The May gemstone, the emerald, is beautiful. It can range in colour from a pure dark green to a bluish green to a softer forest green, with some yellow. All are ‘green’ but the shades of green are breathtaking.
Apart from the colour, there are two things to note about emeralds. The first is that while they are a hard stone, they can also be quite brittle with a tendency to crack along fracture lines and to chip when worn. In the 1400s and 1500s, a table cut for gemstones was developed, with a flat upper surface, square or rectangular, with the lower part of the stone, the pavilion, coming to a point or a flat surface. The emerald cut for gemstones evolved from this cut as it helped to reduce the risk of emeralds cracking when being cut or set as the shape followed the structure of the gem. As well as the flat table and long pavilion, the cut has stepped facets along the sides. The cut also protects the corners of the stone from chipping. The emerald cut was first named as such in the 1920s, and the cut requirements were standardised in the 1950s.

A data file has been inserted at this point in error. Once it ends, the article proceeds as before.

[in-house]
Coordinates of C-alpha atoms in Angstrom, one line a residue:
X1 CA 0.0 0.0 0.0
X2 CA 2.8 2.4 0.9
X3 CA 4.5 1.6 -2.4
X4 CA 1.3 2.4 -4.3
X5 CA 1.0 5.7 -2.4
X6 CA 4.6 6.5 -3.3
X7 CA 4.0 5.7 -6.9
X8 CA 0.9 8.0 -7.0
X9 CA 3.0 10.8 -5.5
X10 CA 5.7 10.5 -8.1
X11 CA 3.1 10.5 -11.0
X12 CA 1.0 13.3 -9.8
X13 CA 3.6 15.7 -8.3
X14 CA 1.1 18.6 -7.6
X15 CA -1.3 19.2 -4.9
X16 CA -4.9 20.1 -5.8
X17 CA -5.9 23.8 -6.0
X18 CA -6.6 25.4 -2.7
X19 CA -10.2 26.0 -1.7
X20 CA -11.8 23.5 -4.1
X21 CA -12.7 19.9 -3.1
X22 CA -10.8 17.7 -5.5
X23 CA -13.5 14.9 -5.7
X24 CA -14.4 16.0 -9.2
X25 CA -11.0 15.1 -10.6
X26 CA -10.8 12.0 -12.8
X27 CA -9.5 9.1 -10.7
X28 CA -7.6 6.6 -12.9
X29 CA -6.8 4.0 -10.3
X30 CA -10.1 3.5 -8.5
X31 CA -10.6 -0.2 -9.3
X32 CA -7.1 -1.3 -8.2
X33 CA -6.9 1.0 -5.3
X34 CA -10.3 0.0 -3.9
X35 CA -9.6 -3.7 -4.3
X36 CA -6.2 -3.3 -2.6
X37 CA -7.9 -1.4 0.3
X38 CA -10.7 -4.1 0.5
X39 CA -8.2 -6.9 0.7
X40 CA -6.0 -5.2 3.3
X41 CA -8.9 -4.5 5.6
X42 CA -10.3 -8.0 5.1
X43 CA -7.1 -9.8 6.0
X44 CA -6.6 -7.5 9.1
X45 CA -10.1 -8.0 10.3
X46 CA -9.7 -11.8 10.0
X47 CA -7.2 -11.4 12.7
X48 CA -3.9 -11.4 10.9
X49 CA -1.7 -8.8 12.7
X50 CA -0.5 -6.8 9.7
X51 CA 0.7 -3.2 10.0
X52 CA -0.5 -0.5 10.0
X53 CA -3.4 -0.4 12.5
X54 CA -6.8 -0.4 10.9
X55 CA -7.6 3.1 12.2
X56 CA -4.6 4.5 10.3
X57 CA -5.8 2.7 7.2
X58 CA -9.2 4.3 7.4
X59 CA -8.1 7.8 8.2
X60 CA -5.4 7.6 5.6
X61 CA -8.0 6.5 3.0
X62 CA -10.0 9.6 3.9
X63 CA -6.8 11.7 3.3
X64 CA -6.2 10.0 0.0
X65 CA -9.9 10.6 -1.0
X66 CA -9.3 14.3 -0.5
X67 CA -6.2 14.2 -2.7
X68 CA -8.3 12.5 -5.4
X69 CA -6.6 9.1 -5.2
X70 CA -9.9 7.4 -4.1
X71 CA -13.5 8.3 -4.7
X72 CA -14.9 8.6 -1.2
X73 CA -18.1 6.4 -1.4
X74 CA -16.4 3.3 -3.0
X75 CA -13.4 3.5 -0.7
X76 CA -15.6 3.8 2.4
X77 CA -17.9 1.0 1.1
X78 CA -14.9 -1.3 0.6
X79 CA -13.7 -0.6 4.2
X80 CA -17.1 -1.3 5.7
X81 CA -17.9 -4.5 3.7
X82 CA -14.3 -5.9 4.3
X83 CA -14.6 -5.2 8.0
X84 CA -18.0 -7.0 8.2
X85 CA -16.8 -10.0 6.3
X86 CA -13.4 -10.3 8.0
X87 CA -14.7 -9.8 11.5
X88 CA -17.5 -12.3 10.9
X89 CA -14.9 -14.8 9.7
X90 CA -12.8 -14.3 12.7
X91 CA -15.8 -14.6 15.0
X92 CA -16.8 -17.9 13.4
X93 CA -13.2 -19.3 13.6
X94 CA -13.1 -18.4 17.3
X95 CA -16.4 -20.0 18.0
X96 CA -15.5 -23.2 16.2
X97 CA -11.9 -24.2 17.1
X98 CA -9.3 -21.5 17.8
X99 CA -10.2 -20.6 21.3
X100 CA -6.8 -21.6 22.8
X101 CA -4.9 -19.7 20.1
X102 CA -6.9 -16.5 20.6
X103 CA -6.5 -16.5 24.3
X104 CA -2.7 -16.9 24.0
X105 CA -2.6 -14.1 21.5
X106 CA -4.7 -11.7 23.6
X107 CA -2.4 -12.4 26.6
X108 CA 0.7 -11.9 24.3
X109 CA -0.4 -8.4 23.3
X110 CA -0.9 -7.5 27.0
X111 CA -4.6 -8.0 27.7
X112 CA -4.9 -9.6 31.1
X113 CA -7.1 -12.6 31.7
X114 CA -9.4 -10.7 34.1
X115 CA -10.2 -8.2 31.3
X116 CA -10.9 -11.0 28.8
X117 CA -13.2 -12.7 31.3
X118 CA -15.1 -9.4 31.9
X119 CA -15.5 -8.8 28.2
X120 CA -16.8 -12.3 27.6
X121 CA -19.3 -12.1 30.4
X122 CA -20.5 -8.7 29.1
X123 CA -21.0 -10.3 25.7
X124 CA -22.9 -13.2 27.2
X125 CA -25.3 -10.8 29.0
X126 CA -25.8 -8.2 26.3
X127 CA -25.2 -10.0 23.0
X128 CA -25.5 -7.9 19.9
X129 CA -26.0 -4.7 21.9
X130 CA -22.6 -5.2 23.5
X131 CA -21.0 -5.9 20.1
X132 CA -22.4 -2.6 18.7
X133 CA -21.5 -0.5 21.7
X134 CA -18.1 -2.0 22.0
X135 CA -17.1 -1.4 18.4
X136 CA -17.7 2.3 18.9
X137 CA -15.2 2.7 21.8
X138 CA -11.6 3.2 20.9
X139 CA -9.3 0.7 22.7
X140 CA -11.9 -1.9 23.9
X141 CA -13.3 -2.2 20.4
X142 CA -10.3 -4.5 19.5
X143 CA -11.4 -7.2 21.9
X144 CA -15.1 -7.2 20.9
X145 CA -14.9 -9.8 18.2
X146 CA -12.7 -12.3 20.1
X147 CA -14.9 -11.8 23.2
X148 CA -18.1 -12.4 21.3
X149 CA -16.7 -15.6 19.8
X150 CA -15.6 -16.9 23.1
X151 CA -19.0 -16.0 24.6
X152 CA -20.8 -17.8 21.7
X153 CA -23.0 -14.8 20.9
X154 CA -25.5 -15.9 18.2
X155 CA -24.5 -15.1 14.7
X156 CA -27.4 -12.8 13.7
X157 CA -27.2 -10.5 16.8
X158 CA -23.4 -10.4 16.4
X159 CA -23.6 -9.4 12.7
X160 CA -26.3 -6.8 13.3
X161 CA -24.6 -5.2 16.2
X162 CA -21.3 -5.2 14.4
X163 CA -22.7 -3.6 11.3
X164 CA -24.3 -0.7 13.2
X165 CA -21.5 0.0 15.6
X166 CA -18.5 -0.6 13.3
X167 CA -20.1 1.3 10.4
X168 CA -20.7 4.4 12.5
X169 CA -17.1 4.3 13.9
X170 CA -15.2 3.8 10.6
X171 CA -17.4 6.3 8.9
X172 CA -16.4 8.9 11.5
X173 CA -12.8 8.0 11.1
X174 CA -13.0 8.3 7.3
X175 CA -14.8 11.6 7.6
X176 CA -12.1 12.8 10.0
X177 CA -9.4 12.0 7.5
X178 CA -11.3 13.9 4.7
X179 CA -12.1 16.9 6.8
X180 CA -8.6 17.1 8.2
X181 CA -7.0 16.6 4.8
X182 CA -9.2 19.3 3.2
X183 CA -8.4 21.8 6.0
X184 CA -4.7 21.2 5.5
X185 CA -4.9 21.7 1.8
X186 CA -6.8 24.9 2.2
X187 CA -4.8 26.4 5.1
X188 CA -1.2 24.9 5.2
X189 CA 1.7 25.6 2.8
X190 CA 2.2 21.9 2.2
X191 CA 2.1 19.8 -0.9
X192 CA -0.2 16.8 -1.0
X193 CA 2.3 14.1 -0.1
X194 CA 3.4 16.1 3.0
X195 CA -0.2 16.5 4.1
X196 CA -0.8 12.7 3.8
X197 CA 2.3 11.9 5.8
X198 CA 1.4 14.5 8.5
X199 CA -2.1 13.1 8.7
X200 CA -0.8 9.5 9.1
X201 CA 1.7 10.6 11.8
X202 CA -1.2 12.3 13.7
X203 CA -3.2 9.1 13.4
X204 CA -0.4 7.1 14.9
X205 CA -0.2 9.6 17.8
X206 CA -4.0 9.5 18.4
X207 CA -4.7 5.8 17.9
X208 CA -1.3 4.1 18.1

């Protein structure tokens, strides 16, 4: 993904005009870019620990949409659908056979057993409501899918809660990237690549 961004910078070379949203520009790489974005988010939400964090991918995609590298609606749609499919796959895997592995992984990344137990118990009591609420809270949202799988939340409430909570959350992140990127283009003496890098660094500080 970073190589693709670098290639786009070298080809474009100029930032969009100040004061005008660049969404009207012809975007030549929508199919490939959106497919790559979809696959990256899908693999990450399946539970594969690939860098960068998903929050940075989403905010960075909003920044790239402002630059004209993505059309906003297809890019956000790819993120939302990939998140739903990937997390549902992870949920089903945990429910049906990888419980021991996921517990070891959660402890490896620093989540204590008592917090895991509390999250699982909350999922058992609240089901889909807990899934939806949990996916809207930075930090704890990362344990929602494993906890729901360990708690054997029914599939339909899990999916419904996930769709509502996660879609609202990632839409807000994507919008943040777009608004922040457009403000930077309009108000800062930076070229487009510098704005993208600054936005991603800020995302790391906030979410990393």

Of course, the emerald cut is not the only cut used for emeralds. The ones in the navette ring above are a rose cut, for instance. Often, emeralds can be cut en cabochon, particularly if heavily included like the ones in the bottom photo.
This leads to the second item of note about emeralds, which is the fact that they are rarely completely clear. They often have a number of inclusions and fractures. The presence of these inclusions can be a good sign that the gemstone is natural and not synthetic. Because of these inclusions, most emeralds will have been treated in some way, but some treatments are more acceptable than others. Heating and oiling of emeralds using a colourless oil like cedarwood oil or Canadian balsam oil is an accepted treatment and has a long history in the industry. It is used to fill internal fissures inside emeralds which improves the colour. The treatment is a stable one but not permanent and should be disclosed, however, it is often considered to be industry practice and so well known that disclosure should not be necessary. Some emeralds are treated with coloured oils or resins such as opticon. The use of coloured oils must be disclosed to purchasers. There are other treatments but oiling and filling are the main ones used.
Despite the problems with inclusions and internal fractures, there is just something about emeralds that pulls you in and makes you want one.